Re­mem­ber­ing a Leg­end

The Span­ish horse world loses Miguel Án­gel de Cár­de­nas.

Dressage Today - - Content - By Di­ane E. Bar­ber Pho­tos cour­tesy of Ca­bal­los de C‡rde­nas

The Span­ish horse world loses Miguel Án­gel de Cár­de­nas.

T he Span­ish horse world is mourn­ing the loss of Miguel Án­gel de Cár­de­nas— one of the most highly es­teemed Pura Raza Es­pañola (PRE) breed­ers in the world. Señor Cár­de­nas passed away Feb. 6 in Spain at the age of 83. His beloved Fuego XII be­came his most no­table Ca­bal­los de Cár­de­nas am­bas­sador to the U.S. af­ter the mag­nif­i­cent stal­lion and Olympic dres­sage rider Juan Manuel Muñoz brought the au­di­ence to its feet dur­ing their elec­tri­fy­ing freestyle per­for­mance at the World Eques­trian Games (WEG) in Ken­tucky in 2010.

Some­times we ex­pe­ri­ence mag­i­cal mo­ments that we cher­ish for a life­time. Such was the case for me when I was for­tu­nate enough to be in the grand­stand at the WEG in Ken­tucky where I was cap­ti­vated by Juan Manuel and his mount Fuego as they cap­tured my heart along with the hearts of count­less fans world­wide. Sev­eral years later, more such mem­o­ries were made when my cu­rios­ity and pas­sion for Span­ish horses landed me at the Cár­de­nas farm in An­dalu­sia dur­ing one of my an­nual eques­trian trips to Spain. Not only did I en­joy meet­ing Fuego and spend­ing time with Juan Manuel, Señor Cár­de­nas per­son­ally wel­comed me and guided my tour, which was in­deed an honor. His aris­to­cratic grace, rev­er­ence for his ex­quis­ite PRE horses and gen­tle kind­ness that day will for­ever be em­bla­zoned on my mind. Af­ter visit­ing the sta­bles and walk­ing the grounds, we sat in his of­fice, where he shared pho­tos, books and some of his ac­co­lades with me as his soft eyes glowed with pride. When I re­turned home, I pored over a spe­cial book that he gifted to me, C‡rde­nas—Horses and Home, and delved fur­ther into his life. From the beau­ti­ful pho­to­graphs and sto­ry­telling, I caught a glimpse into his past, his jour­ney with his horses and his ac­com­plish­ments.

Señor Cár­de­nas had an im­mea­sur­able pas­sion for Span­ish horses as well as a deep ap­pre­ci­a­tion for beauty, art and his­tory, and he lived a life that was richly steeped in tradi-

tion and ex­cel­lence. He grew up in the city of Écija in the prov­ince of Seville and loved horses since he was a young boy. His par­ents in­her­ited farm­land and live­stock from their fam­i­lies and his fa­ther be­gan breed­ing PREs in the 1940s, mark­ing the be­gin­ning of the care­fully es­tab­lished and ex­cep­tional Yeguada de Cár­de­nas blood­lines. (The Cár­de­nas PRE blood­lines are among the old­est found in the United States.) Af­ter the pass­ing of both of their par­ents, he and his younger brother, Pe­dro, di­vided the fam­ily’s herd. In keep­ing with An­dalu­sian cus­toms, Pe­dro in­her­ited their fa­ther’s brand. With his brother’s bless­ing, Señor Cár­de­nas later cre­ated his own brand by adding a “C” around the two yokes and an­chor that was their fa­ther’s brand. (The an­chor orig­i­nated from their grand­fa­ther’s brand.)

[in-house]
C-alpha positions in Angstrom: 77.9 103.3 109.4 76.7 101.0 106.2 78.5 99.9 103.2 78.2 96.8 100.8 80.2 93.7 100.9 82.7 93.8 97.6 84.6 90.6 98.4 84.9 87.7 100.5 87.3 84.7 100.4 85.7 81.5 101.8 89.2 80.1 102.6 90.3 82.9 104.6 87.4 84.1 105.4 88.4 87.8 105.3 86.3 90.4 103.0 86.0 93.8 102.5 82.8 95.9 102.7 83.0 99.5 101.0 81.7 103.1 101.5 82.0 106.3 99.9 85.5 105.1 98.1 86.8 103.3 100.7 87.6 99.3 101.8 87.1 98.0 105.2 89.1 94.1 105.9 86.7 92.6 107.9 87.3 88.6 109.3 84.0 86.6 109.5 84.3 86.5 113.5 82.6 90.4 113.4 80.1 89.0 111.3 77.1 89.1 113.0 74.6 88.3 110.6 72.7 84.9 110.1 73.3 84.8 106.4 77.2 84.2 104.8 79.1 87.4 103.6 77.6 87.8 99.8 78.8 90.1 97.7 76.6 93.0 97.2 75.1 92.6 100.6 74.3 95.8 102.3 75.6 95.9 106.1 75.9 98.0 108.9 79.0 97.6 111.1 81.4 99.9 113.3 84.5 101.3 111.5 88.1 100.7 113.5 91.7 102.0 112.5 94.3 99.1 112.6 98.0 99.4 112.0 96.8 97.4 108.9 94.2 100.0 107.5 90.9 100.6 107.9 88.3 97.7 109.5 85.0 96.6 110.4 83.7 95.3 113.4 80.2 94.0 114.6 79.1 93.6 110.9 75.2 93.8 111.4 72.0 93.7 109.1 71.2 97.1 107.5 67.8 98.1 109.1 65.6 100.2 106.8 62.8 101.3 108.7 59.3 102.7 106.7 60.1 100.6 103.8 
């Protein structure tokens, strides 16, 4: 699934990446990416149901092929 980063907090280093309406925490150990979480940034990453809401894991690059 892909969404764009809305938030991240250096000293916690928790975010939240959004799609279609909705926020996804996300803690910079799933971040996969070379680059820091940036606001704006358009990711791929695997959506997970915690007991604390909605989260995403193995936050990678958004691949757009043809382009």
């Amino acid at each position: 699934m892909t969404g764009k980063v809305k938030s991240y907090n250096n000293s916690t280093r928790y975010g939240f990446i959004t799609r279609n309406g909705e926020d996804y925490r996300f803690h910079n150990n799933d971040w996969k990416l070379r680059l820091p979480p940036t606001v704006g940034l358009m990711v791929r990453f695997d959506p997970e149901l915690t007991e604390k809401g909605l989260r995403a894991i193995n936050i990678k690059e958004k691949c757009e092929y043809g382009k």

With an un­wa­ver­ing com­mit­ment to per­fec­tion, Señor Cár­de­nas car­ried on his fam­ily’s PRE lin­eage and he and his horses won count­less cham­pi­onships, hon­ors and awards for decades. He was a found­ing mem­ber of the Na­tional Pure­bred Span­ish Horse Breed­ers’ As­so­ci­a­tion, or ANCCE, a mem­ber of the Span­ish Aca­demic Fo­rum of Eques­trian Stud­ies and he gar­nered nu­mer­ous awards and ti­tles, in­clud­ing 12 Cham­pion of Spain recog­ni­tions, which is the most cov­eted breeder honor in Spain. Of all his horses, it was Fuego XII who cap­ti­vated him in a way that no other horse had. “In the old days, we bred for beauty. Now we breed for beauty and move­ment,” he once re­flected when ad­mir­ing the stal­lion. Much to Senor Cár­de­nas’ de­light, Fuego XII rep­re­sented Spain in the 2008 Bei­jing Olympics, the 2010 WEG and the 2012 Lon­don Olympics.

Juan Manuel re­cently re­flected on his 16-year ca­reer as a rider with the Cár­de­nas sta­bles with great fond­ness. “Miguel Án­gel was very fo­cused on the suc­cess of his stal­lions, es­pe­cially Clásico, Ecuador, Ván­dalo, Ge­nio Mac, Utr­erano and, of course, Fuego. He would come to the rid­ing arena to ob­serve the daily work and he trav­eled with us to all the doma clas­sica com­pe­ti­tions. He was al­ways the first one to get to the com­pe­ti­tion arena and the first one to ap­plaud all the par­tic­i­pants. He trav­eled with us around the world—Italy, France, Ger­many, Bel­gium, Aus­tria, Hong Kong, Eng­land, Hol­land and the USA—and was very happy about the ac­com­plish­ments of his PRE horses. I am deeply grate­ful for Miguel Án­gel and his wife, Maria del Car­men, and for all that we ex­pe­ri­enced to­gether.”

Grac­ing a page in the Cár­de­nas’ book that I now trea­sure, there is a phrase in­scribed along­side a serene photo of mares that, though Señor Cár­de­nas did not coin it him­self, seems fit­ting for his life and pass­ing: “God for­bid that I should go to any heaven in which there are no horses.”

May you live on in heaven sur­rounded by horses and in the hearts of PRE lovers through­out the world, Miguel Án­gel de Cár­de­nas.

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The stal­lion Fuego de Cár­de­nas (Fuego XII) be­came well-known in the U.S. af­ter the 2010 World Eques­trian Games in Ken­tucky. Here he is in Spain as an 8-year-old, reign­ing as the PRE breed Cham­pion, Cham­pion of Func­tion­al­ity and Cham­pion of Cham­pi­ons.

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